PHILADELPHIA (CBS) — Summer-like weather is here, and with the arrival of summer every year comes the beginning of hurricane season. Meteorological summer and the official hurricane season both begin on June 1 — less than two weeks away.
On Thursday, NOAA issued their annual hurricane forecast. Once again, it’s expected to be an above-average season.READ MORE: Crash Involving SEPTA Bus, 4 Vehicles In Philadelphia's Cobbs Creek Neighborhood
On average yearly, we see 14 named storms. Seven strengthen into hurricanes, and of those, three strengthen into major hurricanes.
As meteorologist Lauren Casey reported earlier this week, those averages have been rising. We used to average 12 named storms per year, but after the recent active seasons, that average has been skewed to 14.
NOAA’s forecast this year calls for 13-20 named storms; six to 10 hurricanes; and three to five major hurricanes.
All of these ranges are at or above normal.
So what factors went into preparing this forecast?
First, sea surface temperatures in the Atlantic are running warm. Hurricanes rely on warm ocean water to strengthen, and when sea surface temps are above average, hurricanes strengthen more easily and more rapidly.READ MORE: Woman Facing Arson Charges After Allegedly Intentionally Setting Fire At Howard Johnson Hotel In Blackwood
Secondly, we are expected to remain ENSO-neutral throughout the summer with possibly a weak late-season La Niña. What does that mean? No El Niño. In an El Niño pattern, we often experience higher amounts of wind shear over the Atlantic, which makes it more difficult for hurricanes to form and strengthen. Thus, El Niño years tend to have lower hurricane activity than ENSO-neutral or La Niña.
What does this mean for our area?
Well, in any given year, the chances of New Jersey or Delaware seeing a direct landfall from a hurricane are very small. However, the chances of our area being impacted by a nearby tropical storm or hurricane are much higher, and many homes near the coast are at risk.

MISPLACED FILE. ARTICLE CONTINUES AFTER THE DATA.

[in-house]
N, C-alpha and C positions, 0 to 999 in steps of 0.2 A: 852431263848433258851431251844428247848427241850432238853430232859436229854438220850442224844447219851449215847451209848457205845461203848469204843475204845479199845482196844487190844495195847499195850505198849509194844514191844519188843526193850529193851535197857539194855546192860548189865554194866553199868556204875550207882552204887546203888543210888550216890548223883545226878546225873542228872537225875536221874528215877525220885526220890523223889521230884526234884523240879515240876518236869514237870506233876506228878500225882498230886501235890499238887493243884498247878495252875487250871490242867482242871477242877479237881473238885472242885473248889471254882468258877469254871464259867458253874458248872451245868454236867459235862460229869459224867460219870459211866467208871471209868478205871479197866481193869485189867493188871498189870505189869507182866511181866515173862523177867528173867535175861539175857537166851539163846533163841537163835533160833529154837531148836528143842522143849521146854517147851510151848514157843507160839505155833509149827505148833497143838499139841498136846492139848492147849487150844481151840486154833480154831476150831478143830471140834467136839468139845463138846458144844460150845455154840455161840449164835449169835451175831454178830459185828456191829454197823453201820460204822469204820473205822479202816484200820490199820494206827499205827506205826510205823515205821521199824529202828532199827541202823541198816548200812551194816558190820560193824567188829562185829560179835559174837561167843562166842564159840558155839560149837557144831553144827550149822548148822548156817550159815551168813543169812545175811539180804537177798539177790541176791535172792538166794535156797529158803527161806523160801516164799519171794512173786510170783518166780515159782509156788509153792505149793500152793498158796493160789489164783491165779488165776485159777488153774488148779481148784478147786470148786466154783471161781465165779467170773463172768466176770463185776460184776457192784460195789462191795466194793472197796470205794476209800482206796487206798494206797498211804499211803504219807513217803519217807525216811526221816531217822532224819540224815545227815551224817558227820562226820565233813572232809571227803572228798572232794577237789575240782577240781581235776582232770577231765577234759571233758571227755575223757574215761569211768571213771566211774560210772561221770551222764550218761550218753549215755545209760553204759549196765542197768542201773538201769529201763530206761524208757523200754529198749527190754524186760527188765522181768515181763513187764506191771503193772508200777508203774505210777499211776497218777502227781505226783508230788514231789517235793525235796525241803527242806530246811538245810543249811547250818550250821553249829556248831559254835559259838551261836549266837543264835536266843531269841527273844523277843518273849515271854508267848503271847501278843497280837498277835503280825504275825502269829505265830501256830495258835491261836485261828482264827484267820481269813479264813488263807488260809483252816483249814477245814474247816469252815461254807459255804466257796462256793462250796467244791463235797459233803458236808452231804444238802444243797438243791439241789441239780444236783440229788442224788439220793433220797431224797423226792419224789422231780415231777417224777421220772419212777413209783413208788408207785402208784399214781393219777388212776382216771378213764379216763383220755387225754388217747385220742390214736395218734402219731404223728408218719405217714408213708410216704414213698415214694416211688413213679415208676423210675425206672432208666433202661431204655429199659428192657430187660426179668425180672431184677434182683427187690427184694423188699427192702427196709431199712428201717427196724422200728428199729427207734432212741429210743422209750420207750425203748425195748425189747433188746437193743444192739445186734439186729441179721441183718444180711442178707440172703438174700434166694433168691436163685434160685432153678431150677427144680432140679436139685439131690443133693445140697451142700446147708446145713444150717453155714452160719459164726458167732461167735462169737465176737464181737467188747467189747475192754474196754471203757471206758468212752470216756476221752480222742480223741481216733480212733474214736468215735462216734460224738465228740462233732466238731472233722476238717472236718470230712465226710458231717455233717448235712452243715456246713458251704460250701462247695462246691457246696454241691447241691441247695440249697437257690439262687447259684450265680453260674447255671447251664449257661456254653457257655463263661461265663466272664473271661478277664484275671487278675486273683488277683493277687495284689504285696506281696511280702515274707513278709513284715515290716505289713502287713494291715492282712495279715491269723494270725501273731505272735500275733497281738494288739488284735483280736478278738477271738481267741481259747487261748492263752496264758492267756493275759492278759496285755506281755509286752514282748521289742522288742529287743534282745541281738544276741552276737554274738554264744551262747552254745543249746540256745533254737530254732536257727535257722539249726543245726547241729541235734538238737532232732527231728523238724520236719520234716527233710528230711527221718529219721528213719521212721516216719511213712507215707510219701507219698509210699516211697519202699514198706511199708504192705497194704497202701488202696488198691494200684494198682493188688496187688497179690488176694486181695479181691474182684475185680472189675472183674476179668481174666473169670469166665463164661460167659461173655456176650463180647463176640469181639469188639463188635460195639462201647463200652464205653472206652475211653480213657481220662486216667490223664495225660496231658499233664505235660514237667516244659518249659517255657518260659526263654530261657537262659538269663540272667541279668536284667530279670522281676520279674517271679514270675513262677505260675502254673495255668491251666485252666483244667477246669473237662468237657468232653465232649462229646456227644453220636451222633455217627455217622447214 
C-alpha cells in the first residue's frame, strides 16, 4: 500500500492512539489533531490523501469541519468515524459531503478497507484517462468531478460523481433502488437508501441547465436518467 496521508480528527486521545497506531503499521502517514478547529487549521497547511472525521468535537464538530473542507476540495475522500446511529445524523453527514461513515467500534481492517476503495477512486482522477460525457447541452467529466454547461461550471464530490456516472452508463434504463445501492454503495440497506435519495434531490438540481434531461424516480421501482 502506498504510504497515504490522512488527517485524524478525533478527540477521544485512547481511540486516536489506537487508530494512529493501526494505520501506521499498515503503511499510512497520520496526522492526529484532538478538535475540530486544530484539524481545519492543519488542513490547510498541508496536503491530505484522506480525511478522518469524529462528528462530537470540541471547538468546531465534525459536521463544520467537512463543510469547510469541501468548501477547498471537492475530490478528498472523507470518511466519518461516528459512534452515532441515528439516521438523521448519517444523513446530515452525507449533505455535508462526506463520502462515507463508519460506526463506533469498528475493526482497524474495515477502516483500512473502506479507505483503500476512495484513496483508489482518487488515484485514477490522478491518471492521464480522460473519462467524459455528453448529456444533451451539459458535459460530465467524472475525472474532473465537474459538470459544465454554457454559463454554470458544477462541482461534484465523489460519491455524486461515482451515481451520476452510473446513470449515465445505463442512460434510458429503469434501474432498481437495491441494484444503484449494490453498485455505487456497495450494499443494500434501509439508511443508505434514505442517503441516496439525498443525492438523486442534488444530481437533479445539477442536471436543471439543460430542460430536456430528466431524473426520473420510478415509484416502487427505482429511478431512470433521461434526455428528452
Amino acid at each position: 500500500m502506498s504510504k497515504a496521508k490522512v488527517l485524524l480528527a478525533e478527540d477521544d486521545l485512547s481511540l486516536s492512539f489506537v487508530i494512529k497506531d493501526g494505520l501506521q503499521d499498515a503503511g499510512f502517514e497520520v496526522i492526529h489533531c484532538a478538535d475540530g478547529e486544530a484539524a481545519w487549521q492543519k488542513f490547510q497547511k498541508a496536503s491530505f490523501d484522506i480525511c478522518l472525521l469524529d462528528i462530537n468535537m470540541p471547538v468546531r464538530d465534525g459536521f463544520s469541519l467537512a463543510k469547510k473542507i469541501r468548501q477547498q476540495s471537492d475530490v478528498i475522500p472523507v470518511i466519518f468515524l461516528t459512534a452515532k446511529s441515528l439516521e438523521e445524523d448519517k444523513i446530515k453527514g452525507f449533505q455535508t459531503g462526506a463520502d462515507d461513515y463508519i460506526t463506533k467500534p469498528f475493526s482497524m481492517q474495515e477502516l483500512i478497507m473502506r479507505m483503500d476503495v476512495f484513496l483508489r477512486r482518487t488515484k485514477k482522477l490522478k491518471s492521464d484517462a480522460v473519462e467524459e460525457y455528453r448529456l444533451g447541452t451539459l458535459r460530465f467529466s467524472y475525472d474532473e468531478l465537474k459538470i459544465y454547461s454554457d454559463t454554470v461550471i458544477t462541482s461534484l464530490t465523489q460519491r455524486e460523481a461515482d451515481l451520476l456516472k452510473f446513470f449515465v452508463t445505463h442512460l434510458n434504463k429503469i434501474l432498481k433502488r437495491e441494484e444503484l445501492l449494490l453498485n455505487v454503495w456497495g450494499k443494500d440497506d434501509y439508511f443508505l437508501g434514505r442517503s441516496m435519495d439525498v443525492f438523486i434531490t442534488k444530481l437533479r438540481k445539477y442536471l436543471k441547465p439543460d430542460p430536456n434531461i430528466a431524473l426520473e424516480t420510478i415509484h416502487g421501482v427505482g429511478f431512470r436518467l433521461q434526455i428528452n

In any given year, New Jersey and Delaware have about a 22-23% chance of seeing impacts of a named storm within 50 miles, and roughly a 5-7% chance of feeling hurricane impacts within 50 miles.
A hurricane forecast for this season issued by Colorado State University suggested a slightly higher risk this year for our area, suggesting about a one in three chance of New Jersey and Delaware being impacted by any named storm and roughly a 1 in 10 (8-11%) chance of seeing impacts from a hurricane.
The best thing to do is plan ahead. If you reside or own a home in a coastal zone, have a hurricane plan at the ready at all times and know where you plan to go if you’re evacuated.
A hurricane preparedness kit including things like water, battery-powered radio and a first aid kit is a great idea, and know ahead of time if you’ll need to board windows or sandbag.MORE NEWS: Taste With Tori: Wake Coffee Roasters' Unique Way Of Selling Coffee Makes All Extra Happy In Morning
As always, the Eyewitness Weather team will be with you throughout hurricane season, providing constant updates and the latest information